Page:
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Keeping tabs on your clients makes all the difference

Wall Street Journal: April 23, 2001

Special Report - Breakaway: A Focus on Small Business Technology

Keeping tabs on your clients makes all the difference

By SCOTT MCMURRAY

TODAY, A POP QUIZ: What is your company's most valuable asset? And what are you doing to get the most out of it?

If you answered anything other than: 1. information about my customers; and, 2. managing that information to boost sales, you risk falling behind the competitive curve.

It sounds simple and intuitive. Most small businesses probably think they do a pretty good job of it. But it isn't until they've used software that automates part of the process -- often called Customer Relationship Management, or CRM -- that they realize the amount of customer information that is probably falling through the company cracks.

TODAY, LOST INFORMATION equals lost profit. "It's almost shocking to see the number of small to medium-sized companies who don't realize customer information is their most valuable asset, and that don't have any control over it's use," says Donald Joseph, president of Northbrook Consulting Group in Northbrook, Ill.

Of the bigger players in the market, ACT, owned by Interact Commerce Corp., Scarsdale, Ariz., has about 71% of the market in this category as measured by retail sales. Interact recently agreed to be acquired by Sage Group, a British software company, for $263.3 million.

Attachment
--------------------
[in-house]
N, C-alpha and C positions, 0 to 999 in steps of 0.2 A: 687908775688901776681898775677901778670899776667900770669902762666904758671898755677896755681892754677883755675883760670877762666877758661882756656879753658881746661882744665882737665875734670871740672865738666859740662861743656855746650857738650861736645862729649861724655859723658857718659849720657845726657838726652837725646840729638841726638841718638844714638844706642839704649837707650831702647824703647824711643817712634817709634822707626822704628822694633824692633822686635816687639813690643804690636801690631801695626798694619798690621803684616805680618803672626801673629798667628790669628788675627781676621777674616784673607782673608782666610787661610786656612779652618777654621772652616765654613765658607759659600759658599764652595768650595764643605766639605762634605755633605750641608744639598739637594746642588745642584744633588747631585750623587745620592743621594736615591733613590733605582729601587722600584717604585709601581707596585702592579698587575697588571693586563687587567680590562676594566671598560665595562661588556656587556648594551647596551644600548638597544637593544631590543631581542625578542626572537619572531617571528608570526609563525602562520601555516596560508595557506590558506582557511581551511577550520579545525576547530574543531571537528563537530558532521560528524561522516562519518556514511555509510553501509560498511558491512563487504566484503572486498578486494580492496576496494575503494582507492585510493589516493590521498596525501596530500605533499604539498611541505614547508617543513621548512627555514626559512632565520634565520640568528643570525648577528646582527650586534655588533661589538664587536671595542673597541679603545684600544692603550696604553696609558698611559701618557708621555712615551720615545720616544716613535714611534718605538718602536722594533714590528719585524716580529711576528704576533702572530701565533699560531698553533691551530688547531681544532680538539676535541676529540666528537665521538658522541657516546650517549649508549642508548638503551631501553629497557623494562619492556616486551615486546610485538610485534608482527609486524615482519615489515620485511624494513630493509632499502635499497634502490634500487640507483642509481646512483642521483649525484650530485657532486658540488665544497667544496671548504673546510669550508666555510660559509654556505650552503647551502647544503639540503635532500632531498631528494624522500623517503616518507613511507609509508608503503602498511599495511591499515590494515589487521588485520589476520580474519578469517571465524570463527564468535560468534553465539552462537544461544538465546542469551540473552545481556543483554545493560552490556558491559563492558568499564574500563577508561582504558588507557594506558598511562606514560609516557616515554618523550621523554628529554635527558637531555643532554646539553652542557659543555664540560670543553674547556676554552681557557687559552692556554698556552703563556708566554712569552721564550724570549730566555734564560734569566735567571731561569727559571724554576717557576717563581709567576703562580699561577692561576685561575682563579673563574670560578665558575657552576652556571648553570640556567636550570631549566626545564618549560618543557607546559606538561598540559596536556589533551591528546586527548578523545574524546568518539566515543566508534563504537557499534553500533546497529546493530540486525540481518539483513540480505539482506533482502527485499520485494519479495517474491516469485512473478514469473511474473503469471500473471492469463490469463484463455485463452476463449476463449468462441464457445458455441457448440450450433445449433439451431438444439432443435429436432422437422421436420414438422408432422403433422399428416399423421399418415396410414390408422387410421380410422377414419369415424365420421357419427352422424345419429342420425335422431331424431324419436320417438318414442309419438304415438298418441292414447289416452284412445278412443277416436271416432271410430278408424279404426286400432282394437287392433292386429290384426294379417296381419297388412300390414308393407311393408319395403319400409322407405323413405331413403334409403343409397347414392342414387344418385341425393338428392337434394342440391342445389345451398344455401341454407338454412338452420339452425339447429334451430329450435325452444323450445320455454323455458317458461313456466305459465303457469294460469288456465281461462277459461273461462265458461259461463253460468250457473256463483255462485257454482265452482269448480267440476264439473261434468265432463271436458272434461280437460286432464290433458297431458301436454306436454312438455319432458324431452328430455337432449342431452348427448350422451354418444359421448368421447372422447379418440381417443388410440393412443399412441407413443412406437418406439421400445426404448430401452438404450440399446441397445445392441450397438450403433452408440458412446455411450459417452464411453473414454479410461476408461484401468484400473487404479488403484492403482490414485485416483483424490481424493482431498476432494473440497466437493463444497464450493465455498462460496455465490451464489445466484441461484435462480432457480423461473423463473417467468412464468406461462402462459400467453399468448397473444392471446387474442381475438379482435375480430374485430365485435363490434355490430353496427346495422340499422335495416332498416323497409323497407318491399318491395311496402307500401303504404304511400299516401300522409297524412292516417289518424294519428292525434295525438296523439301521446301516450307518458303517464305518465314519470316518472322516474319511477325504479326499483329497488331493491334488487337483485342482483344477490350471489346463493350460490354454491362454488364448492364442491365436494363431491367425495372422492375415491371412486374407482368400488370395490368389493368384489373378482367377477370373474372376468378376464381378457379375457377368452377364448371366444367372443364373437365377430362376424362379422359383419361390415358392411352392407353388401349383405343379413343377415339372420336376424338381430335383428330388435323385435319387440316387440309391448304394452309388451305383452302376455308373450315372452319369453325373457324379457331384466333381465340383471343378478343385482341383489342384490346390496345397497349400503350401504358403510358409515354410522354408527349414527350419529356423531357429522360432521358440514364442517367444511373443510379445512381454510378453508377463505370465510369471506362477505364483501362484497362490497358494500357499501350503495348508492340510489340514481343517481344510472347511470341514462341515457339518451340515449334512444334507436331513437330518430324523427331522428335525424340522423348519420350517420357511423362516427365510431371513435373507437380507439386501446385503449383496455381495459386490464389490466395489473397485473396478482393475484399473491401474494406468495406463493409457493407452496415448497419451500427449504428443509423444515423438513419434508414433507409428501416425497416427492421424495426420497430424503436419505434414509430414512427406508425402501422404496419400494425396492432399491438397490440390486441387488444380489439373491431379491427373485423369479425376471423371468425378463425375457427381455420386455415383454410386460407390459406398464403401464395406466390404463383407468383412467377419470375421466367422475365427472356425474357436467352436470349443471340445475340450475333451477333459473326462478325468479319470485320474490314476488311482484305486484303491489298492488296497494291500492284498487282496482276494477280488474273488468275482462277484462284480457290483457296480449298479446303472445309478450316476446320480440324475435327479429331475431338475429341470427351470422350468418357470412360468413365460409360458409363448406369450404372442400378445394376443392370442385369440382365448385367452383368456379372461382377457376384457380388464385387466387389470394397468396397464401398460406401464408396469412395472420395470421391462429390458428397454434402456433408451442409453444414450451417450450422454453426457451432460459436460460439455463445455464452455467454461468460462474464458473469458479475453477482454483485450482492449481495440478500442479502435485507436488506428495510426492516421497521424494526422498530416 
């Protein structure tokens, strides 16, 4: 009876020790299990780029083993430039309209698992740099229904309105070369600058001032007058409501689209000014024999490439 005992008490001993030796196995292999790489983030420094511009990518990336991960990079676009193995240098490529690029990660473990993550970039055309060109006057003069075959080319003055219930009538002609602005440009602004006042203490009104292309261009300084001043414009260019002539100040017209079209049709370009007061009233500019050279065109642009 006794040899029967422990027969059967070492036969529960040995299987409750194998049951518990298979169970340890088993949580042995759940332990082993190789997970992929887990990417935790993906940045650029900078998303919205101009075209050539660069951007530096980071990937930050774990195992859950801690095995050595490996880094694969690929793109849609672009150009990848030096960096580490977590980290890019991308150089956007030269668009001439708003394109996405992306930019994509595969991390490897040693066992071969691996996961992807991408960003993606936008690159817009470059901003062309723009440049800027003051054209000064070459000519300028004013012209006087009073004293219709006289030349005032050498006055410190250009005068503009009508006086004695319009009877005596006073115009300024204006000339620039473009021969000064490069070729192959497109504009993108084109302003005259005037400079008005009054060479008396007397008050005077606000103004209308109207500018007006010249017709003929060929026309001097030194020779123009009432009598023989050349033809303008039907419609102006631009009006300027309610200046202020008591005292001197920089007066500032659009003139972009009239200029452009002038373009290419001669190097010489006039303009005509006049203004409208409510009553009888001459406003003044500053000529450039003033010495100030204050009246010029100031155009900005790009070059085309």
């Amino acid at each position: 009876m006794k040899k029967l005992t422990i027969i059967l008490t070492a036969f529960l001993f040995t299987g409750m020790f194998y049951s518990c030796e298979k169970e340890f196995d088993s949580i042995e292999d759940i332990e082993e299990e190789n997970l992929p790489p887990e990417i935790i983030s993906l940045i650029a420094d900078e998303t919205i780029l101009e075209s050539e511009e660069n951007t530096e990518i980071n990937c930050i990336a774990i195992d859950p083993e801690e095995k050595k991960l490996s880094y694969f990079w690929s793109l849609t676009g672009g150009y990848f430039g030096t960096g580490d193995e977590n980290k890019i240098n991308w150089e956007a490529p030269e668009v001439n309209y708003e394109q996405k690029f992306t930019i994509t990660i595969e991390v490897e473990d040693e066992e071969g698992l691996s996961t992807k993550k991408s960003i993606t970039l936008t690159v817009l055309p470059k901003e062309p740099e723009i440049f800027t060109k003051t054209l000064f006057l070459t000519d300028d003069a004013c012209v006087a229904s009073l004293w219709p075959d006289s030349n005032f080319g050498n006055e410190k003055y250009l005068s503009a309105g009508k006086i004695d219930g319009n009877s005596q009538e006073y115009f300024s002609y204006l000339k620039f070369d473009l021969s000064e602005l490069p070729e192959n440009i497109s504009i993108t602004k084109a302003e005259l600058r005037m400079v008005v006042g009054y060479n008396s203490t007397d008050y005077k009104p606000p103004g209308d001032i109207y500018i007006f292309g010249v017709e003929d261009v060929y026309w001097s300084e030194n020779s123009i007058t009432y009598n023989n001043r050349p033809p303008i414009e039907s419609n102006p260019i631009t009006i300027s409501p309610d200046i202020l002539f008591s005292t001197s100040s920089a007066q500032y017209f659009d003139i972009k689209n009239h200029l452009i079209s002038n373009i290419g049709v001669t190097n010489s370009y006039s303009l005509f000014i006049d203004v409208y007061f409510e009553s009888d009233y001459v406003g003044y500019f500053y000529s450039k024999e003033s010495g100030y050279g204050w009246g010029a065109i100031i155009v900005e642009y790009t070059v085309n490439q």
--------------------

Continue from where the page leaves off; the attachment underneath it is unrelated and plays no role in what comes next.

Goldmine 5.0, from FrontRange Solutions Inc. of Colorado Springs, Colo., has about 7%, and a handful of smaller rivals round out the category.

While ACT dominates the market for individual users, the real battleground is in the small-business arena. ACT's 3.5 million users world-wide include 11,000 corporate accounts that have licensed at least 10 copies of ACT each. Most of its business users are small companies with 20 or fewer sales and management personnel who use ACT to track contacts with customers, queries left unanswered, volume discounts offered, delivery dates and so forth.

GOLDMINE, A PRODUCT with more of a focus on team-oriented selling, and more sophisticated bells and whistles, tends to compete for companies with larger sales forces numbering at least 20 to 50 salespeople. Goldmine is particularly well-suited for sales teams that, for instance, want to coordinate contacts with several different buyers within a larger company, says Rich Ackerman, president of JDS Group, a suburban Chicago Goldmine reseller and consultant. The parent companies of both ACT and Goldmine offer higher-end CRM software packages for larger companies.

Which to choose? The best entry-level CRM software package, says Phil Arduzzi, a computer network software installer in Rocky River, Ohio, "is the one you actually use." The self-employed technician uses ACT to track all of his customer contacts, including timing consulting calls, and then generates customer bills based on the phone log. He also persuaded a client, a small Ohio company, to have its 15 salespeople use ACT, arguing that it was a simple way to make their customer relationships more productive. ACT makes it relatively easy for individuals and small sales teams without any training to, at the least, track and share notes about sales contacts and to link contact information with meeting reminders on their calendars.